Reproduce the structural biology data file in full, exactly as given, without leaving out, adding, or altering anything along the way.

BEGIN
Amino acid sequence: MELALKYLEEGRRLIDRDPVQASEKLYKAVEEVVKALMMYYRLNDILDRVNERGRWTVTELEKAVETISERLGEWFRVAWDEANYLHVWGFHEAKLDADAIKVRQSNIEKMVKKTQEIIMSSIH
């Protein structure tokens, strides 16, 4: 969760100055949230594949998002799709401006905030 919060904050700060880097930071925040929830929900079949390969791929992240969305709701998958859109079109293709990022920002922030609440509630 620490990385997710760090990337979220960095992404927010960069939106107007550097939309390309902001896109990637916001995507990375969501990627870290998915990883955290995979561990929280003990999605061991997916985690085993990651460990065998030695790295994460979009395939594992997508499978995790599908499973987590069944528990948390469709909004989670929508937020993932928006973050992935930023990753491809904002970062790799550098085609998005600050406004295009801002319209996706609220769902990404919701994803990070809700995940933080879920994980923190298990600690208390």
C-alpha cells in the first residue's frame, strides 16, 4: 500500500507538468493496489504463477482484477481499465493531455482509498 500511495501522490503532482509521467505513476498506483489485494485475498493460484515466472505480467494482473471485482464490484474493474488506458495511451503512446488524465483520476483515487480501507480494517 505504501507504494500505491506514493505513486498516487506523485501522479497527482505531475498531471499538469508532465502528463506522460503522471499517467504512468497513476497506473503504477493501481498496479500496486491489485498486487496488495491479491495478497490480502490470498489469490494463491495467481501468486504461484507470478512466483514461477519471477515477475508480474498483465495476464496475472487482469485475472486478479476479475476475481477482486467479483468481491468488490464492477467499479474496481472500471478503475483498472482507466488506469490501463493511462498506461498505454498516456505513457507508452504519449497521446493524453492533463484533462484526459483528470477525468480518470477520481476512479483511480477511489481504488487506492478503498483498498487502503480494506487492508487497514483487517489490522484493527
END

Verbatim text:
Amino acid sequence: MELALKYLEEGRRLIDRDPVQASEKLYKAVEEVVKALMMYYRLNDILDRVNERGRWTVTELEKAVETISERLGEWFRVAWDEANYLHVWGFHEAKLDADAIKVRQSNIEKMVKKTQEIIMSSIH
């Protein structure tokens, strides 16, 4: 969760100055949230594949998002799709401006905030 919060904050700060880097930071925040929830929900079949390969791929992240969305709701998958859109079109293709990022920002922030609440509630 620490990385997710760090990337979220960095992404927010960069939106107007550097939309390309902001896109990637916001995507990375969501990627870290998915990883955290995979561990929280003990999605061991997916985690085993990651460990065998030695790295994460979009395939594992997508499978995790599908499973987590069944528990948390469709909004989670929508937020993932928006973050992935930023990753491809904002970062790799550098085609998005600050406004295009801002319209996706609220769902990404919701994803990070809700995940933080879920994980923190298990600690208390």
C-alpha cells in the first residue's frame, strides 16, 4: 500500500507538468493496489504463477482484477481499465493531455482509498 500511495501522490503532482509521467505513476498506483489485494485475498493460484515466472505480467494482473471485482464490484474493474488506458495511451503512446488524465483520476483515487480501507480494517 505504501507504494500505491506514493505513486498516487506523485501522479497527482505531475498531471499538469508532465502528463506522460503522471499517467504512468497513476497506473503504477493501481498496479500496486491489485498486487496488495491479491495478497490480502490470498489469490494463491495467481501468486504461484507470478512466483514461477519471477515477475508480474498483465495476464496475472487482469485475472486478479476479475476475481477482486467479483468481491468488490464492477467499479474496481472500471478503475483498472482507466488506469490501463493511462498506461498505454498516456505513457507508452504519449497521446493524453492533463484533462484526459483528470477525468480518470477520481476512479483511480477511489481504488487506492478503498483498498487502503480494506487492508487497514483487517489490522484493527